Higher education was developing in Wales in the later part of the nineteenth century with the opening of three University Colleges namely ,University College of Wales, Aberystwyth in 1872, Bangor in 1881 and Cardiff in 1883. In conjunction therewith – via the ”Welsh Intermediate Education Act ”of 1889, it was determined to ”generally provide education in the higher branches of knowledge”, this to be provided by the creation of County Intermediate and Technical Schools
Mr. Lewis , born 1865,was appointed in November 1894, age 29, as Headmaster of Llanelly Boys’ .Intermediate School, previously an assistant master at Lewis School, Gelligaer. His post was advertised at £150 per annum plus capitation – raising the sum to not less than £250 per annum.
The school opened on the 22nd of January 1895 in temporary accommodation in the Athenaeum buildings, pending completion of the new school in Marble Hall Road, which was built at a cost of £4,906, the opening ceremony held 21 September 1897. Thirty one pupils entered the school on the day of opening, ages varied from nine to seventeen. Of the successful scholarship pupils two were the sons of fathers who were engaged in a profession, seven had parents who were traders in the town ,whilst the rest ,over half of the total, were the sons of plate layers, engine drivers, colliers and farm workers.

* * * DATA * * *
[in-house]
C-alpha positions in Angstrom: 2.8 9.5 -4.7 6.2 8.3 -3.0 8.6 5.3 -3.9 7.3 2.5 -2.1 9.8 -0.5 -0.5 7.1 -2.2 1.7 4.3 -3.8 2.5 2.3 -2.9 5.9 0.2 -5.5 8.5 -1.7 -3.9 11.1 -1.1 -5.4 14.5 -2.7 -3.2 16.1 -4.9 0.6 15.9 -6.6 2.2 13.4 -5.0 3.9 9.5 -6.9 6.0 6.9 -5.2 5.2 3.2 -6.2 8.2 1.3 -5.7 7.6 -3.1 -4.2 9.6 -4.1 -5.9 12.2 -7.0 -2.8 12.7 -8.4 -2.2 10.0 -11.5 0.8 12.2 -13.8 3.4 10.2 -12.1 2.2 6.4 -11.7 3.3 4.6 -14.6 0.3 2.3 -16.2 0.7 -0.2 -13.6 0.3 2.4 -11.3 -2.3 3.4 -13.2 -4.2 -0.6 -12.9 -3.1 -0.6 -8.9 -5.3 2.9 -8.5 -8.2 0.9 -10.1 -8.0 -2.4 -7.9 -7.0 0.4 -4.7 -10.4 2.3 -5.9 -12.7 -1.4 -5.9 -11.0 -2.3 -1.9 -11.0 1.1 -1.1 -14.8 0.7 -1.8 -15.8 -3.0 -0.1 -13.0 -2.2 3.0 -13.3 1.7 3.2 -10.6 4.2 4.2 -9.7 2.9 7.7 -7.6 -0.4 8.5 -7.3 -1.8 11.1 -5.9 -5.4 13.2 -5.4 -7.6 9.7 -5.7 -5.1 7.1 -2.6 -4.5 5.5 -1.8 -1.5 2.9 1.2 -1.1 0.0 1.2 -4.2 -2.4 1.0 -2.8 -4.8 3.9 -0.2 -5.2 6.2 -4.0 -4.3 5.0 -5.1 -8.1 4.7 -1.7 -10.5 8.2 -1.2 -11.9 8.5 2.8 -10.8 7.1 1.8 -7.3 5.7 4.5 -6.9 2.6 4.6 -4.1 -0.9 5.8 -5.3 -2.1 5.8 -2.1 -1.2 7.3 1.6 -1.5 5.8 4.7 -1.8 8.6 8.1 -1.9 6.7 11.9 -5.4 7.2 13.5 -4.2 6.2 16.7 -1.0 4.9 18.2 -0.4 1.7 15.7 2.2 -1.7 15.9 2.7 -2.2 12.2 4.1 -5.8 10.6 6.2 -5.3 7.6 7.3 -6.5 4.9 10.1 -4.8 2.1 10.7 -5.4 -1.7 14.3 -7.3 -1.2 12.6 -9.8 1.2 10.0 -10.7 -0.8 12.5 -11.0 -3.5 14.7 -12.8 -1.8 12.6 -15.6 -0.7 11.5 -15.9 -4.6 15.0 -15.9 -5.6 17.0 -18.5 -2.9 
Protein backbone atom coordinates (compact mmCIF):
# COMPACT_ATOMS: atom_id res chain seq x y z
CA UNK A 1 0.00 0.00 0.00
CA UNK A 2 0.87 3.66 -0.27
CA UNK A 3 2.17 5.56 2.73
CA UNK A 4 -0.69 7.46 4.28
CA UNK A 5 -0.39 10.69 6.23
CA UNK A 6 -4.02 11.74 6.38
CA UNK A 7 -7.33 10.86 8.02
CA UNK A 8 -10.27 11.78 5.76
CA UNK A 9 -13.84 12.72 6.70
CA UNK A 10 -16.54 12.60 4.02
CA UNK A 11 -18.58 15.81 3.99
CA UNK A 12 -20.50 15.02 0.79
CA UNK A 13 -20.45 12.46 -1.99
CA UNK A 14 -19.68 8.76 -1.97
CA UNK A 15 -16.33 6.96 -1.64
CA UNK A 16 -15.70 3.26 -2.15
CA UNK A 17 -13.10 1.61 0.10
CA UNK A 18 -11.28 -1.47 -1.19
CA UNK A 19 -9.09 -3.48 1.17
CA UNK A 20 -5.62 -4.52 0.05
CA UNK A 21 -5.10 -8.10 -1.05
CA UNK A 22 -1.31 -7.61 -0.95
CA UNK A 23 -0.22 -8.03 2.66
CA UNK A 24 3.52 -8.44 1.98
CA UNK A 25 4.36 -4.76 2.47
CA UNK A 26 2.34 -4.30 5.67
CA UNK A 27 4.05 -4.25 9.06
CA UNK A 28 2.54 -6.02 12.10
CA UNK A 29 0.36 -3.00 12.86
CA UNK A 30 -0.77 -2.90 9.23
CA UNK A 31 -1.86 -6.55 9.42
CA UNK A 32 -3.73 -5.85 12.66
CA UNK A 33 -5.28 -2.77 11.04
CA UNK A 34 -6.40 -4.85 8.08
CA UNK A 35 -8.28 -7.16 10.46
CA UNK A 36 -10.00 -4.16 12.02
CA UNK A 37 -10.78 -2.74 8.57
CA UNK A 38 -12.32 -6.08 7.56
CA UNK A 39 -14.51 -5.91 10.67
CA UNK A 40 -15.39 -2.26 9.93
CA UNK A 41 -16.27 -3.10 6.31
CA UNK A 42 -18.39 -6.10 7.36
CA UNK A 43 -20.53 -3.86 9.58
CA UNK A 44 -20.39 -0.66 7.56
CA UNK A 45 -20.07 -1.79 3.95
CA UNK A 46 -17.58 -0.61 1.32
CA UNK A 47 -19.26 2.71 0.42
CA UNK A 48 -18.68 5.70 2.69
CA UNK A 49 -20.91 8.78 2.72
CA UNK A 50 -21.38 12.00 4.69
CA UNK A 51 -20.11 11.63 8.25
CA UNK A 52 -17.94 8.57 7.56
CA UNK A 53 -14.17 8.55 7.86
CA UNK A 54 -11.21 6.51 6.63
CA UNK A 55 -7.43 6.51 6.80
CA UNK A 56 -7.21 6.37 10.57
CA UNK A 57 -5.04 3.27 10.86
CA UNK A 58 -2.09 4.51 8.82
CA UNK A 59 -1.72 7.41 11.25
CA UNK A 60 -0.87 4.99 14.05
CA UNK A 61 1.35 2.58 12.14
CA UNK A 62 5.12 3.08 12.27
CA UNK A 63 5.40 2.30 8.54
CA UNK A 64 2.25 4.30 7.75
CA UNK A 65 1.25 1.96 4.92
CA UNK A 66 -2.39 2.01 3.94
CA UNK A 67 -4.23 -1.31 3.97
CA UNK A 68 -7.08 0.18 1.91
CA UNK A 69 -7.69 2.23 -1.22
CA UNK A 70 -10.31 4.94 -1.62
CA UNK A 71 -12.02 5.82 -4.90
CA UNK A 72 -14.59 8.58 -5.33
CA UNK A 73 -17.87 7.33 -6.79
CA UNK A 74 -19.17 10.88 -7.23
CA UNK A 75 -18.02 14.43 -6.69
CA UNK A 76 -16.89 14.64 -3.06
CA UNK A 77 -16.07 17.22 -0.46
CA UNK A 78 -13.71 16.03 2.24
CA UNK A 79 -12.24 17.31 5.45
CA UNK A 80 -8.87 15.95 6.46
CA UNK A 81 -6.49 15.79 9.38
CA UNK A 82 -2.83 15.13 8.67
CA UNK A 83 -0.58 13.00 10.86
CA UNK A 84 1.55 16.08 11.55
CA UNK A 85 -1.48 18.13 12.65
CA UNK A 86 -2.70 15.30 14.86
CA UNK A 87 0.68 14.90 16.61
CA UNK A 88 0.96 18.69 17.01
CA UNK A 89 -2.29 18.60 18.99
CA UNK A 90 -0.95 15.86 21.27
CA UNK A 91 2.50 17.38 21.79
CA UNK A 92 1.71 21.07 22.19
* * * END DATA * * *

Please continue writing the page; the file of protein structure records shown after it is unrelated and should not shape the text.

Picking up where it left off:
Mr. Lewis was born in Merthyr Tydfil in 1865 and was among the first students to enter the University College, South Wales ( in Cardiff ) in 1883. He specialised in Latin, French and the technical subjects. He was a man of very military appearance, was upright and stern and his very appearance demanded respect and awe from both pupils and staff and his driving personality ensured that no one could fail but be caught up by his energy and enthusiasm. He saw education as being the great hope for the future of Wales, himself gaining a second degree – an M.A. in 1912 for his thesis on ”Education” undertaken in Aberystwyth University
Regrettably in the middle of WW1 ( 1914 to 1918 ), a most difficult period for the School , Mr. Lewis died in Oct.1916, aged 52. His death caused a profound shock and his place was difficult to fill. At the time the school had about 240 pupils and its reputation stood high and many of its old boys had done well in academic, professional and business life.
A successor was sought and this was a Mr. Griffiths J Thomas, M.A. His coming opened a new era in the history of the School.